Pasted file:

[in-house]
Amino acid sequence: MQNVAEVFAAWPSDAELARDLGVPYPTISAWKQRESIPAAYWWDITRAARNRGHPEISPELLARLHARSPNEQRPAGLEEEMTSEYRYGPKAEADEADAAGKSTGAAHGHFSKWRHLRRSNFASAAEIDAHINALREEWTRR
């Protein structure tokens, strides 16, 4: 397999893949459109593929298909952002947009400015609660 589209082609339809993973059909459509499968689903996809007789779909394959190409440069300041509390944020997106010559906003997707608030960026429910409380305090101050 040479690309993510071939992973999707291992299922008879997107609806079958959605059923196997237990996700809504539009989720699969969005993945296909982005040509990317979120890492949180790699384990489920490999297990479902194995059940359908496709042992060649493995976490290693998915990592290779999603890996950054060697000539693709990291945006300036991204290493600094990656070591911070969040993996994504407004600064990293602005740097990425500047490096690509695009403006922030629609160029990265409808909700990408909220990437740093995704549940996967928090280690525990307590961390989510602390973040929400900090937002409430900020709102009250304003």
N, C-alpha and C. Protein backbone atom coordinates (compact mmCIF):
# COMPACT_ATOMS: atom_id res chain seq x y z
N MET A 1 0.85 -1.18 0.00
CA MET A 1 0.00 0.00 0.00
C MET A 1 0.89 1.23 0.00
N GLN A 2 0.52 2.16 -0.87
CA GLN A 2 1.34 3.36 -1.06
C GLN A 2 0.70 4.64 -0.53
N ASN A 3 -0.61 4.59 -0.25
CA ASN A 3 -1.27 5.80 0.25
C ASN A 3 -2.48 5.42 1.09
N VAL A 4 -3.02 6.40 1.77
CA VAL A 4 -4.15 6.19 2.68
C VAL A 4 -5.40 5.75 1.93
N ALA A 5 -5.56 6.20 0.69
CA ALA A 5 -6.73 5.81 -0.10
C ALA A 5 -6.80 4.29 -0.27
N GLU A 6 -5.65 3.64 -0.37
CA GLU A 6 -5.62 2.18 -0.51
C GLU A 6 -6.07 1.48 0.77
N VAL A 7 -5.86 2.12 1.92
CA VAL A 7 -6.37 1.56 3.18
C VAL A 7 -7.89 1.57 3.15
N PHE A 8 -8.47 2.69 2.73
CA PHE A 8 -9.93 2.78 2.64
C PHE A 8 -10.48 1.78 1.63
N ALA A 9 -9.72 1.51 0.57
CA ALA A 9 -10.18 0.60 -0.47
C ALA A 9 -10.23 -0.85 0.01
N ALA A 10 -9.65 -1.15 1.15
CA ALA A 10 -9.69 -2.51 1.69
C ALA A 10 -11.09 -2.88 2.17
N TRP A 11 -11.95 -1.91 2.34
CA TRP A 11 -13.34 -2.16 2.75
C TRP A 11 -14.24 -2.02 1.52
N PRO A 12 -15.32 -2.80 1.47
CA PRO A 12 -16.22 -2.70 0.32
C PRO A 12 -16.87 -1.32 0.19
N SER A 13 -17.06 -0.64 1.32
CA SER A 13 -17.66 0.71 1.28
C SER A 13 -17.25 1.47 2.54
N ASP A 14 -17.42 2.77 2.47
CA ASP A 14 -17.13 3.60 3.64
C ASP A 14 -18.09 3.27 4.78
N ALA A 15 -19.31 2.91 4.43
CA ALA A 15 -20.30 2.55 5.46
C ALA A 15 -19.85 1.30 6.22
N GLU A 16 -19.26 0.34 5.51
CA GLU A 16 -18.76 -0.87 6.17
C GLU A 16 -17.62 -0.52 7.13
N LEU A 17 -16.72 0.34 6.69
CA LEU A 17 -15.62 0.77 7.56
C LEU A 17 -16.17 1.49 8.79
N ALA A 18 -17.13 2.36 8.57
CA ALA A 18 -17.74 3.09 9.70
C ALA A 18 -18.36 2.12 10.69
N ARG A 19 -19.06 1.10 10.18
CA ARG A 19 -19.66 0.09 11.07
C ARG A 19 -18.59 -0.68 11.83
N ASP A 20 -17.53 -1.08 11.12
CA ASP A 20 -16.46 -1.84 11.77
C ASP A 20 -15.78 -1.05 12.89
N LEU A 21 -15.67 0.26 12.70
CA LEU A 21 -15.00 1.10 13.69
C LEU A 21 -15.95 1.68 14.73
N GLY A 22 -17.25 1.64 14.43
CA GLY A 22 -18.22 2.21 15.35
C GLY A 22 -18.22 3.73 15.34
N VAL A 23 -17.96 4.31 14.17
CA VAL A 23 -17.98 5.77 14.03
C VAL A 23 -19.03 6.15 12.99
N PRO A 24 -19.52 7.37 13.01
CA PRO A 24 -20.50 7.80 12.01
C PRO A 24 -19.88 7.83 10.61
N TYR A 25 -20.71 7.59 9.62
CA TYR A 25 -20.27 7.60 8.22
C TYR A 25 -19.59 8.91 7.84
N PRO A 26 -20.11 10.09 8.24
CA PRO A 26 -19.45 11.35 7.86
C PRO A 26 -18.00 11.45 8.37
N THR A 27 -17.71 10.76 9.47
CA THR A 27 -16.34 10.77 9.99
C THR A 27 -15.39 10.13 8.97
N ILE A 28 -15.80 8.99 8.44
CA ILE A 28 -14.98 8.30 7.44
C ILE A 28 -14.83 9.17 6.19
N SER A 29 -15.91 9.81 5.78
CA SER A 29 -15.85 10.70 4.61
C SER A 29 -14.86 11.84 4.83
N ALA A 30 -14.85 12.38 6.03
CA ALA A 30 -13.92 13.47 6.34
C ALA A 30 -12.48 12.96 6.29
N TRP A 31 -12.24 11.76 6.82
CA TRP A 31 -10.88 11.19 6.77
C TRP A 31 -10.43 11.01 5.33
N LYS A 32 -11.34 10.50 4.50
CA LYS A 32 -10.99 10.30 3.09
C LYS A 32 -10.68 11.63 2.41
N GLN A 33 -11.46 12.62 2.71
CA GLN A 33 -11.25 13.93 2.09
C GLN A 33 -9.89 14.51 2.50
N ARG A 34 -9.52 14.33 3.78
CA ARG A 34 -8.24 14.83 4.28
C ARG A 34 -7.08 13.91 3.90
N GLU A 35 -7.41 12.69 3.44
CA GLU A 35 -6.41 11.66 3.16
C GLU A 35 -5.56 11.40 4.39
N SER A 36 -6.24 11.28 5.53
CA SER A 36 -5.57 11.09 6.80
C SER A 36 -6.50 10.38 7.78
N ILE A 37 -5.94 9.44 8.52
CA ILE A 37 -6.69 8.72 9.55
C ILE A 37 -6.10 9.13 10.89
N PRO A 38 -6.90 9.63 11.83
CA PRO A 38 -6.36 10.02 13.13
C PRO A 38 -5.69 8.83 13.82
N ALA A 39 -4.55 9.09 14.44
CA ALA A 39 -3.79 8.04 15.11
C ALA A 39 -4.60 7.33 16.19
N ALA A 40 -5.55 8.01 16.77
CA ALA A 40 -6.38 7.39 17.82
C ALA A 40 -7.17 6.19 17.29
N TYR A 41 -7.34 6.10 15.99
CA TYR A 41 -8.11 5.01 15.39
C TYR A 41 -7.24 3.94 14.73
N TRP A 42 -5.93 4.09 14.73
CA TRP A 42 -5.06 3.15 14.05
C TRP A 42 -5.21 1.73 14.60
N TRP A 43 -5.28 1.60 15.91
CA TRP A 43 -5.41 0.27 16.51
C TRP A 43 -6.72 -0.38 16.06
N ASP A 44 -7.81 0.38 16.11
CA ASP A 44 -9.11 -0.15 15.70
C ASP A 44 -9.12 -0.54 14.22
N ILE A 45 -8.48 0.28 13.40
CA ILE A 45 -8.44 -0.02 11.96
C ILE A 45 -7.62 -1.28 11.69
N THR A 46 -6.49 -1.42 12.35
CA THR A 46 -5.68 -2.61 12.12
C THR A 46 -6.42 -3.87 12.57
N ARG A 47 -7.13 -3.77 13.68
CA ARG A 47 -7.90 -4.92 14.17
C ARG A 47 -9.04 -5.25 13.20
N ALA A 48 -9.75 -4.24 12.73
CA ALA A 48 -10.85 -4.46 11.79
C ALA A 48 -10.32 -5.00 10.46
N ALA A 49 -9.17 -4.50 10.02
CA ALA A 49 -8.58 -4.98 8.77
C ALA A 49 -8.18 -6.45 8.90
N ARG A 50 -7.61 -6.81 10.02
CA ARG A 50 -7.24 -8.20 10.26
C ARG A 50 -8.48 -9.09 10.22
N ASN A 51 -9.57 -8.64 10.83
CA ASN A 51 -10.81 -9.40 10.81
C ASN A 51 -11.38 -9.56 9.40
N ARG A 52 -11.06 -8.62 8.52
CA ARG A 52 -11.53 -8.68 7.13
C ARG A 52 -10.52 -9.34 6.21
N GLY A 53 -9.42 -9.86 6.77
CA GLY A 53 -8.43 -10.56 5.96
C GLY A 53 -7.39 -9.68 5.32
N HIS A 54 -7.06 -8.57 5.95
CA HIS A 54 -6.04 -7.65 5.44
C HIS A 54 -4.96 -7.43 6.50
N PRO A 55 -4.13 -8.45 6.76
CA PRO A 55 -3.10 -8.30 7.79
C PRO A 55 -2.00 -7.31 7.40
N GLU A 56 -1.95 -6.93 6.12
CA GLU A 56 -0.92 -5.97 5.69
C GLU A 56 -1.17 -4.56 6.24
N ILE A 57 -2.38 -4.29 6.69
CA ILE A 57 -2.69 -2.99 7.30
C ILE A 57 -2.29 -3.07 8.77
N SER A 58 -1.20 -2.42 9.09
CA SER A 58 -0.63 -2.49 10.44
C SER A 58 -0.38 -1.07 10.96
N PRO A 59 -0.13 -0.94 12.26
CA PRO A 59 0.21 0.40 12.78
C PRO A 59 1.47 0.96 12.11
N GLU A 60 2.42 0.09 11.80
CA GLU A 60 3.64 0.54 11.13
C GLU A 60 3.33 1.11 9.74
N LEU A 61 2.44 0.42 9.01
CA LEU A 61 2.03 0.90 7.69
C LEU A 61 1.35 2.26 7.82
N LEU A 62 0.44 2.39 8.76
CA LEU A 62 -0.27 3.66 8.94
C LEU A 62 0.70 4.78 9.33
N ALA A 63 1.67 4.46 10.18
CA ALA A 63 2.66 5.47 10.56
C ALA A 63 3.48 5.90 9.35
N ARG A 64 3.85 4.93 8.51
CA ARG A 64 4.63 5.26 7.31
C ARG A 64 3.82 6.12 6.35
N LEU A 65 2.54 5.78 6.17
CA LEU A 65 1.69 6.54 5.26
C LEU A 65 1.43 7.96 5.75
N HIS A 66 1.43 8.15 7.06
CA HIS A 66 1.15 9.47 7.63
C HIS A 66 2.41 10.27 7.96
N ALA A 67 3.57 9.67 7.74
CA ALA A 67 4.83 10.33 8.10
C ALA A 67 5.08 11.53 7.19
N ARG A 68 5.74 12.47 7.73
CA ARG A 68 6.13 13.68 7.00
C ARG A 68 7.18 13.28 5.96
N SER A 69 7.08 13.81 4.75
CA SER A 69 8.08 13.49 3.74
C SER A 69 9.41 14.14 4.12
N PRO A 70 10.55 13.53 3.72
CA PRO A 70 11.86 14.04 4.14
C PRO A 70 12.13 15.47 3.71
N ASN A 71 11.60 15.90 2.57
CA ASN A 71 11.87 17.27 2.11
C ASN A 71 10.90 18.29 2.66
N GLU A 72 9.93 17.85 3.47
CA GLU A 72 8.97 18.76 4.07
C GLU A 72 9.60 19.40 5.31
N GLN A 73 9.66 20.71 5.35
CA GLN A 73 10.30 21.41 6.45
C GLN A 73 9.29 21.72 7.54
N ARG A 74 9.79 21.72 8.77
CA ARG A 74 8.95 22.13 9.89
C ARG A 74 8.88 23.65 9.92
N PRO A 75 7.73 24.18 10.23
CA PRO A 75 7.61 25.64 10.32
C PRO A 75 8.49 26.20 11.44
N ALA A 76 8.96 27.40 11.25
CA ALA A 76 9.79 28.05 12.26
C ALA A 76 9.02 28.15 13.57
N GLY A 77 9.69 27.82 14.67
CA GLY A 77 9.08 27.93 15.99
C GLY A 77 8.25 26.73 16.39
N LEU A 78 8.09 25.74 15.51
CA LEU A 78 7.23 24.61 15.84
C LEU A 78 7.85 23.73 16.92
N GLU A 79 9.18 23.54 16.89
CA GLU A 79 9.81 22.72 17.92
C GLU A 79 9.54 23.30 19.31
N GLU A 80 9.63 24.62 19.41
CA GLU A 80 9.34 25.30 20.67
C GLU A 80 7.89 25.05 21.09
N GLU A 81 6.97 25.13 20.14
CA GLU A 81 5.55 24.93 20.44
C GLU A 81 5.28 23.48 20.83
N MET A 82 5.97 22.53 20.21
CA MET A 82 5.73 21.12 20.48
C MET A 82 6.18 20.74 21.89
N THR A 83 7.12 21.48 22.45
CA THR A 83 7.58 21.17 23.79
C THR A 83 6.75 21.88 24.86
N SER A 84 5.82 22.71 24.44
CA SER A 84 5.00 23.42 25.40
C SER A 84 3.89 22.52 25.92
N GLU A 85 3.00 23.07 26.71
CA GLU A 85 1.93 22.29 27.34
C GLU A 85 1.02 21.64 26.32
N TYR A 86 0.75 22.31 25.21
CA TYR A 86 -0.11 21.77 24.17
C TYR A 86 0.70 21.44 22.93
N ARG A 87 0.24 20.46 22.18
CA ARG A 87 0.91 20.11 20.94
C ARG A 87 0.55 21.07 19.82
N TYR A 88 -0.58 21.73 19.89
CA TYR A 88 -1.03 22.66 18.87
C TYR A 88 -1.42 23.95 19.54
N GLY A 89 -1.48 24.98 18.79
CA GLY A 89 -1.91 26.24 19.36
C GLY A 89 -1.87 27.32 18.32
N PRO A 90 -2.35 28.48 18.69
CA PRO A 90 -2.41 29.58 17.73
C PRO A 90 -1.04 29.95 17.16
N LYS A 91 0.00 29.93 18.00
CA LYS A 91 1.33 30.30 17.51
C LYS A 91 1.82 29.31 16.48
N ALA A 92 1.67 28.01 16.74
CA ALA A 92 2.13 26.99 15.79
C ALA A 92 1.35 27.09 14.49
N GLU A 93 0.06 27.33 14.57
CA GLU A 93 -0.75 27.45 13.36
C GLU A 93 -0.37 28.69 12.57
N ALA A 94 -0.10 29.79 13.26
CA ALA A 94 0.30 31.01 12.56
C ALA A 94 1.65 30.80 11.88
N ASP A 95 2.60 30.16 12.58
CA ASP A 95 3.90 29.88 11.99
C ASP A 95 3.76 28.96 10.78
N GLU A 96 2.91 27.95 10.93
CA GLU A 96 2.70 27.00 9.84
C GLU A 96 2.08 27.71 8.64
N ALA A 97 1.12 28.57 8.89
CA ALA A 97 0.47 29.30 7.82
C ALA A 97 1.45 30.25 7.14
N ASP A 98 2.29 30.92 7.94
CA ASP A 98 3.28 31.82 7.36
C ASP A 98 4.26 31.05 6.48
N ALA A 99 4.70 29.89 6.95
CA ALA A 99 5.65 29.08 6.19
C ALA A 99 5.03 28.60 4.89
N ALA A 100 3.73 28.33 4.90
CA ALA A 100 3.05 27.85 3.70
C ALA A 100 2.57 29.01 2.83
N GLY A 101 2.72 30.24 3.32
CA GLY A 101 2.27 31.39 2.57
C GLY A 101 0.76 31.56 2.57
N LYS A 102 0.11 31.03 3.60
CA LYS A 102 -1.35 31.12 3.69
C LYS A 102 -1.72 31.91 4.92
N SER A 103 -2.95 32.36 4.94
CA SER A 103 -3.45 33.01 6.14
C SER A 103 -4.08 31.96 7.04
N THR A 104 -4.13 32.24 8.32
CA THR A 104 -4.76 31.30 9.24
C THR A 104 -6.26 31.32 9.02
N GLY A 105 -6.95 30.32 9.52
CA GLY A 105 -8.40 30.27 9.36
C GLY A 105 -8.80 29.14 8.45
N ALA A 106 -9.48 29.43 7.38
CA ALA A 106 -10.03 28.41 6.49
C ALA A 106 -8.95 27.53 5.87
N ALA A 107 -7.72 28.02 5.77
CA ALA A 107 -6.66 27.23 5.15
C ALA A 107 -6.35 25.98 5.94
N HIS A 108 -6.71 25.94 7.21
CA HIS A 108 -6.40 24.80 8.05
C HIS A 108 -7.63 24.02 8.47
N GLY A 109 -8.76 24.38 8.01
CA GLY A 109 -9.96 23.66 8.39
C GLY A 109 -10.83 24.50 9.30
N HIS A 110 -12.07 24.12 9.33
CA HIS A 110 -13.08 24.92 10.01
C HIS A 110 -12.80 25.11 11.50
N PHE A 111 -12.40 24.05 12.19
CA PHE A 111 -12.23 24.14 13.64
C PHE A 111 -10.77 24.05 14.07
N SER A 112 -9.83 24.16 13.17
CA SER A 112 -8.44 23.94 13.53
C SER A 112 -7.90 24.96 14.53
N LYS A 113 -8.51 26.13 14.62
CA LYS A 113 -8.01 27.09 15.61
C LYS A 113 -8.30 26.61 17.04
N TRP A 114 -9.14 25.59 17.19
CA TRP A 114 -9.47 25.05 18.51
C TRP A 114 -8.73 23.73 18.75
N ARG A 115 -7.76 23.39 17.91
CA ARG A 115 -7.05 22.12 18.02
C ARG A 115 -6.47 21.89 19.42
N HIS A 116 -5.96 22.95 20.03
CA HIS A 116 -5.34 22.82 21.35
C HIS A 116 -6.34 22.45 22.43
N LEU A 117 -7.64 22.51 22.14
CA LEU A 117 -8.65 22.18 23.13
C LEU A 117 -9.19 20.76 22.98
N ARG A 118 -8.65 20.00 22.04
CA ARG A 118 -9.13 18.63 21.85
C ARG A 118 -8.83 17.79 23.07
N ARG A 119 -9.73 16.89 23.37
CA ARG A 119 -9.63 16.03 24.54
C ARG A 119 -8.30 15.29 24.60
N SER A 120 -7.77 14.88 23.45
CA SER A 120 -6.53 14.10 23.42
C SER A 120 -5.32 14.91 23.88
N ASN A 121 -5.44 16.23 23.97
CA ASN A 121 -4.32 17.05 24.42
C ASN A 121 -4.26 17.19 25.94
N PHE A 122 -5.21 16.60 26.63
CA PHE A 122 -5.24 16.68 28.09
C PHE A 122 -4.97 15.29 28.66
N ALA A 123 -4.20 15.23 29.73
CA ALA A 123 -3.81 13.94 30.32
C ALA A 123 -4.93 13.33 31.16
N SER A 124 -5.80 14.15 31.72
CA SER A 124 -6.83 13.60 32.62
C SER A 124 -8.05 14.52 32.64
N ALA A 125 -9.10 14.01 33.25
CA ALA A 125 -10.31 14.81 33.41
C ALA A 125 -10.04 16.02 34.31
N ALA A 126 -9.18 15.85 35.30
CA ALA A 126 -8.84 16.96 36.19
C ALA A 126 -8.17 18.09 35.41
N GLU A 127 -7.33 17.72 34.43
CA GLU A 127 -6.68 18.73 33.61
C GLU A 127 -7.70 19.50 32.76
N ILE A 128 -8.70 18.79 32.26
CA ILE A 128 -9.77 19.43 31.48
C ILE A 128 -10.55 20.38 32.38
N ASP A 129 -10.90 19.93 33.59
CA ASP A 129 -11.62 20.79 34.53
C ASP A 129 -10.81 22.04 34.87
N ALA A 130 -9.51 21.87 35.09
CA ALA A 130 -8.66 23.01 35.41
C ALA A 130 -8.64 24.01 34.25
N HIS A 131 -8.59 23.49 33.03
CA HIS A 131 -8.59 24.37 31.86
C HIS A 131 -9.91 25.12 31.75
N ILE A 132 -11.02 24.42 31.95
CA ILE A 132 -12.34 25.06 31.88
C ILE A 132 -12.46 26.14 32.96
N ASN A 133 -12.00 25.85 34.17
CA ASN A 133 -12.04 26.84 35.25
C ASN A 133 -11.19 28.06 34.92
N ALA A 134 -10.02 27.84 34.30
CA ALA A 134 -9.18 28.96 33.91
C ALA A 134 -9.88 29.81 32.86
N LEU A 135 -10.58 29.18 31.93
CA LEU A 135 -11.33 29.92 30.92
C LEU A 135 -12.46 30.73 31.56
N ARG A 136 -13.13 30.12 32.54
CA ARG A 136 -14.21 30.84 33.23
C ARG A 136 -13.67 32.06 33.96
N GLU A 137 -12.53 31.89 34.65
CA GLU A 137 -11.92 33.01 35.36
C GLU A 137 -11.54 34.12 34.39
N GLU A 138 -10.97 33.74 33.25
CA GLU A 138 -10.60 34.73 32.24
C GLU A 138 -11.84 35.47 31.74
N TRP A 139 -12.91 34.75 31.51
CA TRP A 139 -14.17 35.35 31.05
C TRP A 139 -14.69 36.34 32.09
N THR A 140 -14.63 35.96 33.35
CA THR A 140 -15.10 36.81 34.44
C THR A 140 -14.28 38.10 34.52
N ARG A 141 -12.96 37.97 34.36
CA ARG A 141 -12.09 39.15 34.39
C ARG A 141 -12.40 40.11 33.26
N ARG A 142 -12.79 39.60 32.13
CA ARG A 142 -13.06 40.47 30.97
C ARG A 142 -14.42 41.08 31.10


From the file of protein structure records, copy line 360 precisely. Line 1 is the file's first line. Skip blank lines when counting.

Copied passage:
N ARG A 119 -9.73 16.89 23.37